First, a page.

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>> you know, first thing ron desantis has to do is win the governor's race and win it strongly, right? it showed that he is dominating in this very important state. look, i live in florida, i'm in florida right now. donald trump is in florida, ron desantis is in florida. you know, part of me wonders how much of this that donald trump is supposedly considering doing announcing early, has to do because he can't stand the fact that the spotlight is moving on from him and that people are talking more and more about ron desantis and others as successors and people that would be better nominees with less baggage. and i sometimes ask myself what would happen if donald trump tried to show ron desantis a lesson and said to republicans in the base, you know, let's show him who's boss and not vote for him in the governor's race. but look, let me say this. as a floridian, i know so many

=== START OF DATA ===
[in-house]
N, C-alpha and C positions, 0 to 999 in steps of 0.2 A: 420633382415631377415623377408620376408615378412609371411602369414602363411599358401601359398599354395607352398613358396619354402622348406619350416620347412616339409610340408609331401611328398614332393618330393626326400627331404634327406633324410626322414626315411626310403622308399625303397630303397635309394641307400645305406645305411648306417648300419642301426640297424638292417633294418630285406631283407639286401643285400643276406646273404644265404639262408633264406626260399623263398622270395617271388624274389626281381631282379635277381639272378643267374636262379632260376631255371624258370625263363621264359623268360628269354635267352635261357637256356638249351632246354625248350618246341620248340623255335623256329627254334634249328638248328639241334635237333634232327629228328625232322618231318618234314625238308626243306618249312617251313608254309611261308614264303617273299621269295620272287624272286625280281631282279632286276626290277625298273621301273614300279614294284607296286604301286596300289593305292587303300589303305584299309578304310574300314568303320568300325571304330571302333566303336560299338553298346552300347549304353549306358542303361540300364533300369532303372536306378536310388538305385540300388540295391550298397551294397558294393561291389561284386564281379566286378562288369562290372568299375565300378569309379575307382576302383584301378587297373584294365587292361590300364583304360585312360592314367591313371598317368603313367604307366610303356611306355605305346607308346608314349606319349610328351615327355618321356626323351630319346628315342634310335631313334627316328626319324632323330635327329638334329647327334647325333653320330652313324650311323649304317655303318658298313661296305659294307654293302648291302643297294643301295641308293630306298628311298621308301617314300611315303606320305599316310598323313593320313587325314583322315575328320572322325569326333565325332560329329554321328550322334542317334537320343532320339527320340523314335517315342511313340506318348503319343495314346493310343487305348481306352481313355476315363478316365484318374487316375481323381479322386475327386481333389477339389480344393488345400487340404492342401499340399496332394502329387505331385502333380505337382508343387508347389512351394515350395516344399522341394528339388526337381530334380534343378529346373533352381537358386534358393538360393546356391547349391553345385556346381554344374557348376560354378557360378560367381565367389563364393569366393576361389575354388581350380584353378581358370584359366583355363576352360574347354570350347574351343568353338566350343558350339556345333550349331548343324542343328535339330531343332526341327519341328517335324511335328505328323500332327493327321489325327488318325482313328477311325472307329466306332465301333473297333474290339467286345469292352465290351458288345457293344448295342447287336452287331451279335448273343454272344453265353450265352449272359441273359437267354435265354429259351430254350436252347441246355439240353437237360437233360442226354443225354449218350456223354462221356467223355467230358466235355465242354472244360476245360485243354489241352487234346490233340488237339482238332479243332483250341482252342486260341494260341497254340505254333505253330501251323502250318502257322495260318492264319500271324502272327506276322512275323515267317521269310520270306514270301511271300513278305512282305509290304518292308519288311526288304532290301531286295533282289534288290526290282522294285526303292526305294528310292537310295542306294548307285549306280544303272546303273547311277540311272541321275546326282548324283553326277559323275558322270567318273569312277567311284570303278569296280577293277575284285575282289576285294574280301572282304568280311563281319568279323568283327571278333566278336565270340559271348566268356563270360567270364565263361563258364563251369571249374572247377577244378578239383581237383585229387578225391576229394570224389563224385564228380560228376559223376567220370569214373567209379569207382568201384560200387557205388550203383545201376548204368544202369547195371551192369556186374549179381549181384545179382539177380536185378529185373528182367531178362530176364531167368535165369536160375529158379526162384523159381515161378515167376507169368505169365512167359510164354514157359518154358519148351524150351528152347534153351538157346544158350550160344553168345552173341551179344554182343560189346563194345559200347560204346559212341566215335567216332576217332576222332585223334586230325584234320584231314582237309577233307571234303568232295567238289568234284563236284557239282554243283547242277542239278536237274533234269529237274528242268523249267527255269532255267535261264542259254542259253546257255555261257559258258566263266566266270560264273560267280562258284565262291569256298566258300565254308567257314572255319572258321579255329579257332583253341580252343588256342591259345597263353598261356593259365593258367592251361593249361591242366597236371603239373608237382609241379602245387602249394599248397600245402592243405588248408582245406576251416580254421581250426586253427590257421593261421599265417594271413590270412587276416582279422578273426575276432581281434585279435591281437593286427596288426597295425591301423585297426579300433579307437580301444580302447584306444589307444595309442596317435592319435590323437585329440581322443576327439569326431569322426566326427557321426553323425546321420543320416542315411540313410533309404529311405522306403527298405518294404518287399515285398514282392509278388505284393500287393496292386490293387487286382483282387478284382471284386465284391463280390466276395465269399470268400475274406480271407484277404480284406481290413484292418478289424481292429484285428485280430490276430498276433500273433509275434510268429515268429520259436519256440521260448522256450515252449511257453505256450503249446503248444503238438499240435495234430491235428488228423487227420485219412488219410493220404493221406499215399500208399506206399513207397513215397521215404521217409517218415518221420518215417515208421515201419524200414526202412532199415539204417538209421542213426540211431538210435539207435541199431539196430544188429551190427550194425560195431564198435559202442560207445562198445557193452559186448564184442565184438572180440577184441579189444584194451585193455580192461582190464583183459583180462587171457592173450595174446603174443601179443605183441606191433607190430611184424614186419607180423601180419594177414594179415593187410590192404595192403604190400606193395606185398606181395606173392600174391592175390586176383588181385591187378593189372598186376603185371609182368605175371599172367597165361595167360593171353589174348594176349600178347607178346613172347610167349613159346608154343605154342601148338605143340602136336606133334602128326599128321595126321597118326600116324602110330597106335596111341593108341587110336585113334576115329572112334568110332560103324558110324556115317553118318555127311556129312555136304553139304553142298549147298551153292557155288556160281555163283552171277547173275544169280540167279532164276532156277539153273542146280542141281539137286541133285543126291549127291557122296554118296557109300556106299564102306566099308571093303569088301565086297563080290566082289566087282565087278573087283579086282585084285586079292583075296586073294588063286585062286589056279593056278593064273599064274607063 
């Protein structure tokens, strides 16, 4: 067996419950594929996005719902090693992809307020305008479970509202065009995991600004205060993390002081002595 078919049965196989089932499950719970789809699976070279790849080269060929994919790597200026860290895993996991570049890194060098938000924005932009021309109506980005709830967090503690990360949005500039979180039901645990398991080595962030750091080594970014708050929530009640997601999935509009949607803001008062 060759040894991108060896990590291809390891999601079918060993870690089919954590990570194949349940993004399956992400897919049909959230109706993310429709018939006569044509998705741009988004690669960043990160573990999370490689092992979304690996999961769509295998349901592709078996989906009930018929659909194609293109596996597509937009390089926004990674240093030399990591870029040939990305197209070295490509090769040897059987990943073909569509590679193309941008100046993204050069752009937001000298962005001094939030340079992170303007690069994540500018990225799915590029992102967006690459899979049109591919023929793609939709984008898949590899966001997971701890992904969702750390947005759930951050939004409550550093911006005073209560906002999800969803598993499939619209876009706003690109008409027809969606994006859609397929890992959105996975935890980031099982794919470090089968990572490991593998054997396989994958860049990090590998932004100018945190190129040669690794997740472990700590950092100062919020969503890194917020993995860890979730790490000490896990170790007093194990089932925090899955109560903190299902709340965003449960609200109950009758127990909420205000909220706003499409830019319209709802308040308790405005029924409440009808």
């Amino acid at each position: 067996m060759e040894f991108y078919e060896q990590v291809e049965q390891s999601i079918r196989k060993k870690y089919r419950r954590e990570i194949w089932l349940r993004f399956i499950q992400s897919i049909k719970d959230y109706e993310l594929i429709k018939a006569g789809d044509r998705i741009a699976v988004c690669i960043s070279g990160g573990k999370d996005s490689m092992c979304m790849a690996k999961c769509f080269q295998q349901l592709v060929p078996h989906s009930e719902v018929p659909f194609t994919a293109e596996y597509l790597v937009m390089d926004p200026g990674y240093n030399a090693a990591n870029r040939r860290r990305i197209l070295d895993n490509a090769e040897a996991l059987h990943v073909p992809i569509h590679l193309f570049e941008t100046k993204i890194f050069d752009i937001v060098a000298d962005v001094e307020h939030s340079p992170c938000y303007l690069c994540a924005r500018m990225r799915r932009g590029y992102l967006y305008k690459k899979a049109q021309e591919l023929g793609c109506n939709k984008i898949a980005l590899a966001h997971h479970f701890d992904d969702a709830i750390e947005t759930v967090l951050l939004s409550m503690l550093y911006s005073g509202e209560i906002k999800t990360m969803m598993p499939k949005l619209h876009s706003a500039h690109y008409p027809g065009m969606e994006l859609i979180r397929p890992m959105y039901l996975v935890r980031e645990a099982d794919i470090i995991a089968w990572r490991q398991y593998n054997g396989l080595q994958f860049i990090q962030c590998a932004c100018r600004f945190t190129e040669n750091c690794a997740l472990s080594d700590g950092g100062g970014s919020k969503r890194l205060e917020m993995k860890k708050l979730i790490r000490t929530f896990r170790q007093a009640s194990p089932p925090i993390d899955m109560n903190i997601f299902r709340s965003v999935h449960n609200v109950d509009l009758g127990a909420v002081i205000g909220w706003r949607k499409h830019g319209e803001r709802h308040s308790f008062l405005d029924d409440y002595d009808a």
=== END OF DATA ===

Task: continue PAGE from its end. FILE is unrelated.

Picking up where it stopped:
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people who loved jed bush, but when it came to jed bush versus donald trump, they voted for donald trump. though i think ron desantis is very well liked by the republican base in florida, not just national donors and republicans, if you pick donald trump versus ron desantis in florida where they're both from, donald trump wins, and i don't say that happily or lightly. >> so paul, we've asked our resident floridian, our florida base question. i want to ask our resident democrat our democrat based question. the cnn poll has president biden's approval at 38%. we've seen california governor gavin newsom is running an ad in florida kind of taunting desantis, really kind of grappling with the message that a lot of democrats would like the white house to take to some degree. as a democrat, are you looking for a bide en comeback or looking for biden to hand off to